Dr. Hanan Farhat of QEERI says female engineers can bring new perspectives and ways of thinking that benefit industries and economies – but they need the chance to prove it
Employers in the Middle East are not doing enough, or moving fast enough, to help female engineers achieve their goal of working in the field and being treated equally to their male counterparts, according to a Qatar Foundation-based researcher.
Dr. Hanan Farhat, Senior Research Director of the Corrosion Center at Qatar Environment and Energy Research Institute – part of Qatar Foundation member Hamad Bin Khalifa University – is candid when it comes to the reasons that lie behind the lack of female representation in some engineering areas.
“Field-based engineering areas are mainly male-dominated because they require hands-on work and physical activity,” she says. “Mechanical engineering, for instance, requires working inside workshops with machines and doing tasks like welding, as opposed to areas such as chemical and environmental engineering which are office- or lab-based.
Despite the fact that women can perform well in field engineering, it has not been acceptable in many cultures for them to work in this area, and people also tend to overlook their skills
“Despite the fact that women can perform well in field engineering, it has not been acceptable in many cultures for them to work in this area, and people also tend to overlook their skills. They only see how rough the environment is, the way they are dressed in overalls and surrounded by men, and just assume that it is not a place for ladies. While there have been changes in this direction in some parts of the world, it is still not fast enough - especially in the Middle East – and obstacles are still in their way.
“That is why many employers only assign either administrative or design tasks to women, and exclude them from field-based task. It can go beyond that, to the point where women are undermined and excluded from any important decision-making process.”
This discrepancy between the opportunities open to male engineers and those available to their female counterparts is mirrored by the global gap between the number of female students graduating from engineering colleges, and those who subsequently pursue engineering as a career. According to Dr. Farhat, some companies will not accept any application for a field-based position.
Young female engineers have big dreams to be successful, change things, and leave an impact, but people have different expectations for them
“Young female engineers have big dreams to be successful, change things, and leave an impact, but people have different expectations for them,” she said. “It is sad to look at the number of people in this wasted workforce who cannot show their full potential.
“In engineering, there are things that you cannot learn by setting in an office. It is all about hands-on , practical experience. You need to be out there in the field; you need to be seeing, touching, and feeling things to be a successful engineer, and to be able to advance in your career and reach higher positions.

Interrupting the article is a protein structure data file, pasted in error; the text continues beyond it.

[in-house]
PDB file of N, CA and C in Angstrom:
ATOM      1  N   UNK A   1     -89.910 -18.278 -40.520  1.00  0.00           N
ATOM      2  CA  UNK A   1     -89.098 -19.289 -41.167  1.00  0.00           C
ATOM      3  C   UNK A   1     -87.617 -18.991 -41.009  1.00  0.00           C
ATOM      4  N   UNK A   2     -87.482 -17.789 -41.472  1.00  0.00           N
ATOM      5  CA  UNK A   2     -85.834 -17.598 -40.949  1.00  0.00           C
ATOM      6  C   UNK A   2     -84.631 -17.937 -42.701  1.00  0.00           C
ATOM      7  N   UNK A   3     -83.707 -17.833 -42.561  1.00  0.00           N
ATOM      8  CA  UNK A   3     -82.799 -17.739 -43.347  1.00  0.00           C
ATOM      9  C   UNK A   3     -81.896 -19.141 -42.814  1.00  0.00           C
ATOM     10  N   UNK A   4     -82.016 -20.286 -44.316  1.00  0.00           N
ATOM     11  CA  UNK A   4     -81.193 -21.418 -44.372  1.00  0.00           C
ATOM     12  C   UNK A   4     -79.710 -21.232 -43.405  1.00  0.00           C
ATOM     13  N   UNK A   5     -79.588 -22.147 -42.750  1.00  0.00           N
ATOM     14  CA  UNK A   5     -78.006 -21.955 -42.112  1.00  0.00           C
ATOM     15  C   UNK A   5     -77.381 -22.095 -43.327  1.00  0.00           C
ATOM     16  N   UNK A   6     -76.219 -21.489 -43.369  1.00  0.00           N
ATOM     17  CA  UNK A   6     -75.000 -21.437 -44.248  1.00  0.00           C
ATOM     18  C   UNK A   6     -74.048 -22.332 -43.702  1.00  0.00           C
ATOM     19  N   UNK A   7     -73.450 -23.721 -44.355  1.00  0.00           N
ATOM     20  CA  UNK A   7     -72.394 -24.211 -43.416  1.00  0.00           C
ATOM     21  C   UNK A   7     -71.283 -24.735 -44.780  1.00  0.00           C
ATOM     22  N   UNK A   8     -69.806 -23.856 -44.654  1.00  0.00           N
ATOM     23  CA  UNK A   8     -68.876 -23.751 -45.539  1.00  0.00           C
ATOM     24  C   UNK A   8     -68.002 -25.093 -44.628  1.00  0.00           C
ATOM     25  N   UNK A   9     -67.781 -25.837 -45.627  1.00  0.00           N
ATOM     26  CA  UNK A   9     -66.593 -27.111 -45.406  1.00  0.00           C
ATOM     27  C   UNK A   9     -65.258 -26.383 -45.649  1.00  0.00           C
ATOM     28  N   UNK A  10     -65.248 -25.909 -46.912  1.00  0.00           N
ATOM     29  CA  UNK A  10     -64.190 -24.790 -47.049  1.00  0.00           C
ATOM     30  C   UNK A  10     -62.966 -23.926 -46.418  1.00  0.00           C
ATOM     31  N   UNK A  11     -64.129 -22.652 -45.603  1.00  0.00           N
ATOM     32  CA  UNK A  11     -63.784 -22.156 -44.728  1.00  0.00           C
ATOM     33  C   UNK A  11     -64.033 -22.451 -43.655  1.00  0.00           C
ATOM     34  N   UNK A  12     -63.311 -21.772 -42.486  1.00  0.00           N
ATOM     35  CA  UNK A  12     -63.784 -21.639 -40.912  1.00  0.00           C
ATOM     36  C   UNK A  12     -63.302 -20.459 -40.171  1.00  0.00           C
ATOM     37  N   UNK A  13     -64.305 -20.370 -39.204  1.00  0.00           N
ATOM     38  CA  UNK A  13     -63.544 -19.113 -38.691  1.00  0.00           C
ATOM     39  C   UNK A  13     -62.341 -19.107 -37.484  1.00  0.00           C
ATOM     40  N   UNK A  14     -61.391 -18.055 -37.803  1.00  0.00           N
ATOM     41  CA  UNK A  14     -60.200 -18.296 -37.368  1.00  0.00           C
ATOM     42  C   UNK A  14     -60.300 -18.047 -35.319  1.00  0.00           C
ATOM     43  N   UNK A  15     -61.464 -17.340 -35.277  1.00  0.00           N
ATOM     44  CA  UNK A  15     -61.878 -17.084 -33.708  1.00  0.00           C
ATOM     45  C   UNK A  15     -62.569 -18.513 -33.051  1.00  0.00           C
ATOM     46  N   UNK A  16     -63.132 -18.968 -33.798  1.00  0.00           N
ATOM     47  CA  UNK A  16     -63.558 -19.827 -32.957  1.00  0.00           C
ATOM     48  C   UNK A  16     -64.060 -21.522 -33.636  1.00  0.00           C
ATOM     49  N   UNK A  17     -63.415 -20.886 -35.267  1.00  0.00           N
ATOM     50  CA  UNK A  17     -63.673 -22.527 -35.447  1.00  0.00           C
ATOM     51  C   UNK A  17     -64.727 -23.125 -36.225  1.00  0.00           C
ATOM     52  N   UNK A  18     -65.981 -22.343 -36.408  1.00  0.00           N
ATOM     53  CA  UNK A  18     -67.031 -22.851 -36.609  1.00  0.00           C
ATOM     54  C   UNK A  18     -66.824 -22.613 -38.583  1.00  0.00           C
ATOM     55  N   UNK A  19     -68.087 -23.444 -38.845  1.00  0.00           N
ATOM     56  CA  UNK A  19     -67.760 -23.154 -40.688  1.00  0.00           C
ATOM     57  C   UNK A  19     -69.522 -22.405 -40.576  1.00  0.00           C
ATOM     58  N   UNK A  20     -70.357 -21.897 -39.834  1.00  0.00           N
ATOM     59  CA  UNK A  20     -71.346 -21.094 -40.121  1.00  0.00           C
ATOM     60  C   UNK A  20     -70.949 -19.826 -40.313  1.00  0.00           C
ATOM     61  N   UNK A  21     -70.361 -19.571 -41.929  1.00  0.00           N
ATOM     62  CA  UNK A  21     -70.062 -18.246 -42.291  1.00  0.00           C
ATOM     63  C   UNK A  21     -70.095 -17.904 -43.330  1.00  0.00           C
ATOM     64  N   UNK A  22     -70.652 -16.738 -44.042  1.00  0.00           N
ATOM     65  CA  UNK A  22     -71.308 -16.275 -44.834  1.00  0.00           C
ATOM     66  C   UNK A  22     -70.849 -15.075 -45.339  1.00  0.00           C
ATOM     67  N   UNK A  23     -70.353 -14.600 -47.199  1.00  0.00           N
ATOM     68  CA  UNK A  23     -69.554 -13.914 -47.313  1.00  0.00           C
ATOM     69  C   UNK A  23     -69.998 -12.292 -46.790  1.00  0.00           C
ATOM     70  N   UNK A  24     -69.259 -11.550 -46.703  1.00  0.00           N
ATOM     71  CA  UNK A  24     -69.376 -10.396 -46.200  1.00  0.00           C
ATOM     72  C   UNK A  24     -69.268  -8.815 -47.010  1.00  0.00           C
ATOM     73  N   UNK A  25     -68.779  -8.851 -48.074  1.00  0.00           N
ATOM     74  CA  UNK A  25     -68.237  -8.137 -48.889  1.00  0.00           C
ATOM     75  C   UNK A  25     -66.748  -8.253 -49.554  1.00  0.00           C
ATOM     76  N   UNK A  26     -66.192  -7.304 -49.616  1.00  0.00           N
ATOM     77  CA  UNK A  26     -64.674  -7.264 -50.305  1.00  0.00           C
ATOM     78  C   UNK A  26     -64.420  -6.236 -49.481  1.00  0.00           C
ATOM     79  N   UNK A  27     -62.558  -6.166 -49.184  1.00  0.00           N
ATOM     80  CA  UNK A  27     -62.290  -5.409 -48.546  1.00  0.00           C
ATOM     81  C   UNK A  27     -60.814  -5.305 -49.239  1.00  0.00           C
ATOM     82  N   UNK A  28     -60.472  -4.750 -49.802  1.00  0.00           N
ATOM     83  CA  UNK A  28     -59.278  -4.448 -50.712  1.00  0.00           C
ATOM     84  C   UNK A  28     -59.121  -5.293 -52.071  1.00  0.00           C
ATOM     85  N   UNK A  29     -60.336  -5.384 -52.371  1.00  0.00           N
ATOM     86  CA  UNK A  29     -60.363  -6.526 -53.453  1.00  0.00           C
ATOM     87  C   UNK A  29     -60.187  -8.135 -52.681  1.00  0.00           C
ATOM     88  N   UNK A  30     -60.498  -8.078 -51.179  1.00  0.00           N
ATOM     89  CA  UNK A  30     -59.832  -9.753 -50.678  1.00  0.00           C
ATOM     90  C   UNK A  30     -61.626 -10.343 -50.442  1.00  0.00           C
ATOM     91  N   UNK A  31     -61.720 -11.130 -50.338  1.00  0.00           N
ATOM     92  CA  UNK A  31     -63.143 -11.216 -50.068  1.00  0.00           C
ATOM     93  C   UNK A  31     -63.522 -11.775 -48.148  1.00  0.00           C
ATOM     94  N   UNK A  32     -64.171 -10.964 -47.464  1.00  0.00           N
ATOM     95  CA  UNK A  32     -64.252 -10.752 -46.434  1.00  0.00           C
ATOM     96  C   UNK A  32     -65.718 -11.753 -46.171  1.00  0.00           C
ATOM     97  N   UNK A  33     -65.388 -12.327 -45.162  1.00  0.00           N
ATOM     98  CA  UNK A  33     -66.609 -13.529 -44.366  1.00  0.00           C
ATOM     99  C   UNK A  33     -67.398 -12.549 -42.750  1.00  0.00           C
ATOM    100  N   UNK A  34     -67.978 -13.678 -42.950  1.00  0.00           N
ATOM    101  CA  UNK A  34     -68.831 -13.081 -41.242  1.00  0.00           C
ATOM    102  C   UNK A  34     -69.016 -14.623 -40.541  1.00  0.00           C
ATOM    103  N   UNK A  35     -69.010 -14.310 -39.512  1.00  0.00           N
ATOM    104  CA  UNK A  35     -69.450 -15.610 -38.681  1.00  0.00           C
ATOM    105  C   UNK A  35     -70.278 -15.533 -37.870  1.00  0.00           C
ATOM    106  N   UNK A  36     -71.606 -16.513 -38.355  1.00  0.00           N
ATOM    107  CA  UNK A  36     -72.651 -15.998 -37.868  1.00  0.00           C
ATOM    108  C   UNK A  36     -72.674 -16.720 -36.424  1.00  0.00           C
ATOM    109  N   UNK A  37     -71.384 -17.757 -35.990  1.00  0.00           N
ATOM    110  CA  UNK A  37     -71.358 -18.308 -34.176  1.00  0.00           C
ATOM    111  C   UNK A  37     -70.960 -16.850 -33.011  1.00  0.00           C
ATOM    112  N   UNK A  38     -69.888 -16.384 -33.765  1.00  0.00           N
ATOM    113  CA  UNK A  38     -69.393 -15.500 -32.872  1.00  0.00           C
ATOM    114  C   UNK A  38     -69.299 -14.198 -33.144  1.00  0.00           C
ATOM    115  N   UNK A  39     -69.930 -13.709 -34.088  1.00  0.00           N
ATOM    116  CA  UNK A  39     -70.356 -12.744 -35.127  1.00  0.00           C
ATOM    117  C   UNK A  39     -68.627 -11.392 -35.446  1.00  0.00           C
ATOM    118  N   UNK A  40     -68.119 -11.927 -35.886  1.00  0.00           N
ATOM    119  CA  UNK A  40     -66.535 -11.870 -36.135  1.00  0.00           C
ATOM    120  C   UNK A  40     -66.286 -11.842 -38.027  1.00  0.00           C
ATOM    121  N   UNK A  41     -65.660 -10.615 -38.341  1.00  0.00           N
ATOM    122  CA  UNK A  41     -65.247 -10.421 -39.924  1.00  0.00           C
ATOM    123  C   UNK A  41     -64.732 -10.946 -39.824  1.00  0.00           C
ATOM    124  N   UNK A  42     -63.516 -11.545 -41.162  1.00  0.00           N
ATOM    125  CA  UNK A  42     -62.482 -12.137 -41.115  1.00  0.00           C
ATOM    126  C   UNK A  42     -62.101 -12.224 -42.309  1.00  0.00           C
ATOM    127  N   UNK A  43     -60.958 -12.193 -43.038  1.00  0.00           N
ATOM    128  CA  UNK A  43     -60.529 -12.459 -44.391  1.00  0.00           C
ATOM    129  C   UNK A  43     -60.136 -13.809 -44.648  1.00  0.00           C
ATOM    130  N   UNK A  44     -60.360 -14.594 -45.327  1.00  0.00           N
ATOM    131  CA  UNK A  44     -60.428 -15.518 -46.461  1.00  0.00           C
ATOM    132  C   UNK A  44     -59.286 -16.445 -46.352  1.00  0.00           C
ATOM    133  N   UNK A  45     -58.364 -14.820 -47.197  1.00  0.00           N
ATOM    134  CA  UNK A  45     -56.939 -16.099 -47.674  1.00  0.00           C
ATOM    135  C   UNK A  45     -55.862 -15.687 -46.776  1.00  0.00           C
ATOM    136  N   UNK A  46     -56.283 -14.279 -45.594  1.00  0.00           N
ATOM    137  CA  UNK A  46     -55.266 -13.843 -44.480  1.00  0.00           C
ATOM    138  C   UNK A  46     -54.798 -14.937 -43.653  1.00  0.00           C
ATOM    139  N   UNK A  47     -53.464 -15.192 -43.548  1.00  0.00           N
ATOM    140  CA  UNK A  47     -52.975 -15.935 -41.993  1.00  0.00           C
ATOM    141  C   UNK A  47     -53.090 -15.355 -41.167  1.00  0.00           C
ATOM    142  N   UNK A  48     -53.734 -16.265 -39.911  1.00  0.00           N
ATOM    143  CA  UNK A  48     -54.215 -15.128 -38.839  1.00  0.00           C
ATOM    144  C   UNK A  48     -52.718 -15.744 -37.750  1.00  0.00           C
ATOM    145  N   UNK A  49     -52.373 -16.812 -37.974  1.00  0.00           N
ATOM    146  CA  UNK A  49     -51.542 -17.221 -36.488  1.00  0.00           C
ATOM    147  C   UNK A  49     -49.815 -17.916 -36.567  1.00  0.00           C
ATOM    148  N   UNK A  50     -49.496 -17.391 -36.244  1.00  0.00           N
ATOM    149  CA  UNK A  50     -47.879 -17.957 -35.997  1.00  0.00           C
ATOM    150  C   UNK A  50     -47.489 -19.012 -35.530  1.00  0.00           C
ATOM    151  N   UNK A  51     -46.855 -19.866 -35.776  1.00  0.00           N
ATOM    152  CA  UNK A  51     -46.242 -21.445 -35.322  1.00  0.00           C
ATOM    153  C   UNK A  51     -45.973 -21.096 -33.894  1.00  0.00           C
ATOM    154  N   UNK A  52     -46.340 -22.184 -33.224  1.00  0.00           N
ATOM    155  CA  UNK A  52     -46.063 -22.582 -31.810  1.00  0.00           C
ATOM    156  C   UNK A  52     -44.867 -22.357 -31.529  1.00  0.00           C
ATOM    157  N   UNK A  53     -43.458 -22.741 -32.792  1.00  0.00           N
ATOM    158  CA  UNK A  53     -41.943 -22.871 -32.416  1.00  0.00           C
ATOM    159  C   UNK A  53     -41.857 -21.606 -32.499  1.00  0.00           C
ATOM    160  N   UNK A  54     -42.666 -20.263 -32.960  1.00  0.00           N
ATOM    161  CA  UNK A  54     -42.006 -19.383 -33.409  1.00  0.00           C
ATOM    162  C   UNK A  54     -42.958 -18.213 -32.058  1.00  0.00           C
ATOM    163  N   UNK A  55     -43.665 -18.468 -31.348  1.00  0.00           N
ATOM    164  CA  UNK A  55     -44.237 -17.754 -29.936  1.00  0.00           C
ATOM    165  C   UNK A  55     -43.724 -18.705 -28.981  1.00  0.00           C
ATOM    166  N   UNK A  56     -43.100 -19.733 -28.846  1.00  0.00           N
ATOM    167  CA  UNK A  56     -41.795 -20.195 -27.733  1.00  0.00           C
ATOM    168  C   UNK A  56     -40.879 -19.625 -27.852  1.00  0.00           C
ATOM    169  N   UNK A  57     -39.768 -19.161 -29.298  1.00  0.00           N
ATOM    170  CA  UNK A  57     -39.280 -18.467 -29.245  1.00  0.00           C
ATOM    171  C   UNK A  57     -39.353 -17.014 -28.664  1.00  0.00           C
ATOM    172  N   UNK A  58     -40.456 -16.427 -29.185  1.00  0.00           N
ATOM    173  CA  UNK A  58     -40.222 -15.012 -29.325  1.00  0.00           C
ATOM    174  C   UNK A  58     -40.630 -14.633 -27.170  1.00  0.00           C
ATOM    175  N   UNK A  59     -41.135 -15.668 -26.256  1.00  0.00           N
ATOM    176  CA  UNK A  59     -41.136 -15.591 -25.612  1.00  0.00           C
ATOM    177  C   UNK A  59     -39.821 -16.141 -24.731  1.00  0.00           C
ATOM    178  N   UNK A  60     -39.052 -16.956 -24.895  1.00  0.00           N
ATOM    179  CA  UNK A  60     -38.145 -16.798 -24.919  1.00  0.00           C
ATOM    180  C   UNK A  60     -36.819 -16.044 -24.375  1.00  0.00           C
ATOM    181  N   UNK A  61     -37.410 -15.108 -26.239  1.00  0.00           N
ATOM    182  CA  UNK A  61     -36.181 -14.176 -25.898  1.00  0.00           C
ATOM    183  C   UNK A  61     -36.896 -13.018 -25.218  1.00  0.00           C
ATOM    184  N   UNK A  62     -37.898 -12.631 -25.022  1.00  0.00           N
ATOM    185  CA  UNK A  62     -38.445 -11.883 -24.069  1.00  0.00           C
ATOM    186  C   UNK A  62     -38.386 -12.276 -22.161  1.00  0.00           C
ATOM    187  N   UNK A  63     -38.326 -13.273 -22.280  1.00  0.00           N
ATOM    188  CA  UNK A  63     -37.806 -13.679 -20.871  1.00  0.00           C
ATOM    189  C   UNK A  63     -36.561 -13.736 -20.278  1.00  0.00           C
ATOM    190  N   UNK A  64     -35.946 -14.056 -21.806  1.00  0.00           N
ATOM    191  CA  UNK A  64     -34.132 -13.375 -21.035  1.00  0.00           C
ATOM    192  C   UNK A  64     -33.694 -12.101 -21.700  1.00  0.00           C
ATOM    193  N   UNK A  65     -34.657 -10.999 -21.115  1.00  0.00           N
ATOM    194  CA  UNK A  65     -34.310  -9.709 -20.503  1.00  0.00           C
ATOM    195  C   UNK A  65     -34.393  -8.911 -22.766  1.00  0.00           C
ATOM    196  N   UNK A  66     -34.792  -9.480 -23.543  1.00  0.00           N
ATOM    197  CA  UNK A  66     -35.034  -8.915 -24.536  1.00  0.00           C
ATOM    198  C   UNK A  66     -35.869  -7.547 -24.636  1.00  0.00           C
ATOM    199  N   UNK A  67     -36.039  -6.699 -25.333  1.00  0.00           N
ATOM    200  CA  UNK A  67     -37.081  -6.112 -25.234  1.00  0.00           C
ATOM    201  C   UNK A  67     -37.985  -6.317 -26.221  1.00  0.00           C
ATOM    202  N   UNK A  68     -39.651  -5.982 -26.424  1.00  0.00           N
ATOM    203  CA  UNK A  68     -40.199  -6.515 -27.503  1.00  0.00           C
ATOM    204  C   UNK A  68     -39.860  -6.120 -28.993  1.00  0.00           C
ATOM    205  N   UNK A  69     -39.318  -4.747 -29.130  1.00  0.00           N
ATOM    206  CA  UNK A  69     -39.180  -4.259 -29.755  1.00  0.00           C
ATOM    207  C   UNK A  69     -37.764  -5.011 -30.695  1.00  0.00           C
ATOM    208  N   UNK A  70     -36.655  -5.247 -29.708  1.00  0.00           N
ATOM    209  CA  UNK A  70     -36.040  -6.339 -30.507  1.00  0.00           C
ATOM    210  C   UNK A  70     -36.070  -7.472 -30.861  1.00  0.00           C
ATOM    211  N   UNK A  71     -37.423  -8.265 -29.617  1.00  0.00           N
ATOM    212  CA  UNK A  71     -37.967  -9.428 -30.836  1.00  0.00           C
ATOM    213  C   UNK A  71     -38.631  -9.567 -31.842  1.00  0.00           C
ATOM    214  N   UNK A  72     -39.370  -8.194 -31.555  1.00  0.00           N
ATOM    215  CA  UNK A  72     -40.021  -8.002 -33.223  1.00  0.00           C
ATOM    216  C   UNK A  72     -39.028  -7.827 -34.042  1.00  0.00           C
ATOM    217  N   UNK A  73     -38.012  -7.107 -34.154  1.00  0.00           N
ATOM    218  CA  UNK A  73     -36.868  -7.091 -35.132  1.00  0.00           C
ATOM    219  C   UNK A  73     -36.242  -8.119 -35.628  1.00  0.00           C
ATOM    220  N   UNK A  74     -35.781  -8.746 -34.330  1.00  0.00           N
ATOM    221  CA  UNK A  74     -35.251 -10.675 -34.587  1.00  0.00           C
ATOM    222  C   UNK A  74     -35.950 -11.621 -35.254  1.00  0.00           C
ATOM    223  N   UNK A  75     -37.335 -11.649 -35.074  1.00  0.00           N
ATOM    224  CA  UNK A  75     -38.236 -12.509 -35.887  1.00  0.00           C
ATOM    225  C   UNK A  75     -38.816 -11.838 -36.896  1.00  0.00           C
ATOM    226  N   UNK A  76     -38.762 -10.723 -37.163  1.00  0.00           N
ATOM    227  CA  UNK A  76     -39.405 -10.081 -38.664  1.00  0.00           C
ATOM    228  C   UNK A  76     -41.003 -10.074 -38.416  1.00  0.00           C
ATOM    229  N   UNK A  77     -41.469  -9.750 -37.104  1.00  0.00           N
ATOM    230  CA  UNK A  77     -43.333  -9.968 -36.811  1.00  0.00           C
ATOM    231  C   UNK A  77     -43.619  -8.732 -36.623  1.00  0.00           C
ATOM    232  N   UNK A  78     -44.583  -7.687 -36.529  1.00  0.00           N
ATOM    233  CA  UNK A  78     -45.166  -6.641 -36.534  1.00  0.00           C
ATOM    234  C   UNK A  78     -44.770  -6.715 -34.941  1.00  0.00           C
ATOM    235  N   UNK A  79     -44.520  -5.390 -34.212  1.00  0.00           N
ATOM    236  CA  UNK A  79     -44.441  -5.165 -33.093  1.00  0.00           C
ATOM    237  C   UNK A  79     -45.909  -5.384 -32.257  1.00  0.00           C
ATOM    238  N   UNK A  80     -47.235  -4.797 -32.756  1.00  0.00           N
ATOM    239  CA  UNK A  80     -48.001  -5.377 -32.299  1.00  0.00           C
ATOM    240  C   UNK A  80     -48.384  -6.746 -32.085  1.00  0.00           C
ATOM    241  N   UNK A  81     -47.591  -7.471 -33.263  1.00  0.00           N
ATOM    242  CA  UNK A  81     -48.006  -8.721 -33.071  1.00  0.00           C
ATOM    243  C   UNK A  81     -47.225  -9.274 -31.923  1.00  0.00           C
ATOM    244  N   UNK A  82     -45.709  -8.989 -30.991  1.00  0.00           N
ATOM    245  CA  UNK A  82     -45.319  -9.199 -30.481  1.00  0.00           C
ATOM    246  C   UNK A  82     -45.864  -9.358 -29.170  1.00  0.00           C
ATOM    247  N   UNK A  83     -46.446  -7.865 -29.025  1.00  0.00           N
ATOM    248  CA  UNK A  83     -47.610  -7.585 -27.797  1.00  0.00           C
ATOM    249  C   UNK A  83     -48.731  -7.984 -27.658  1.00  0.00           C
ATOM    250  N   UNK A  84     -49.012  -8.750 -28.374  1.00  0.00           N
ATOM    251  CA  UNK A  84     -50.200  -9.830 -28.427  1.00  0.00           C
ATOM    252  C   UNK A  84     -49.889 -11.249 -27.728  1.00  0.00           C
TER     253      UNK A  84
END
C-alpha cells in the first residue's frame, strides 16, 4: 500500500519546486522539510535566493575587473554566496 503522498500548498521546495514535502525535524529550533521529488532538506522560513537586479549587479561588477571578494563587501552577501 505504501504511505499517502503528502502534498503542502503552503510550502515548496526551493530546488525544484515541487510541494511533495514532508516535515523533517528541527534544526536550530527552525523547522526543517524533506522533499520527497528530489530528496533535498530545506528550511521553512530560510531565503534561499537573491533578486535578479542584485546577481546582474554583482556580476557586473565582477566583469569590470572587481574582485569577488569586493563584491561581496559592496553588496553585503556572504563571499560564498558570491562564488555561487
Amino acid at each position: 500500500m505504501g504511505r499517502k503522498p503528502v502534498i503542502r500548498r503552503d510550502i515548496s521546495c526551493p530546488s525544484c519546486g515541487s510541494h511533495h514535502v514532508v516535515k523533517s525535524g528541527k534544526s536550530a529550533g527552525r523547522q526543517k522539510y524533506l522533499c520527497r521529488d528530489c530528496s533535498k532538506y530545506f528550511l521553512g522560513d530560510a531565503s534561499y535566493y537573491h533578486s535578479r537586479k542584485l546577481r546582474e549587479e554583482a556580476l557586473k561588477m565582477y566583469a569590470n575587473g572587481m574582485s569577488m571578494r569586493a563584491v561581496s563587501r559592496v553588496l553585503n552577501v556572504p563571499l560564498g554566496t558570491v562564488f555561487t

“It took a while for women to realize this fact, and I believe that many would prefer to work in the field of engineering if they are given the opportunity”.
Dr. Farhat also emphasized the role that universities play in supporting the next generation of female engineers saying: “It is extremely important for universities to prepare female engineering students to face the reality of the world they will move into upon their graduation.
Engineering is about critical thinking and problem solving. Women can definitely make a contribution and steer the discussion into a new direction that has not been considered before
“They need to understand that they have rights, that they should fight for them, it and that they should be able to represent themselves in the right way”.
The inclusion of women in certain engineering areas can introduce new perspectives and ways of thinking that benefit both industries and the economies, according to Dr. Farhat. “Men and women complement each other,” she said.
“As women, we tend to take care of details, look at things very closely, and check things several times over before we let them move ahead. Men on the other hand, usually look at the bigger picture; they want to get things done fast. This quality that women have is especially important in inspection engineering, where we can detect things that men may not notice.
“Engineering is about critical thinking and problem solving. Women can definitely make a contribution and steer the discussion into a new direction that has not been considered before.”
Speaking about the changes that should be made in the workplace to empower female engineers, Dr. Farhat said: “The key is acceptance: we need to accept that women are the equivalent of men when it comes to competency and talent, and provide them with encouragement and support.
“This extends to families as well as employers, in creating a setting that welcomes female engineers.”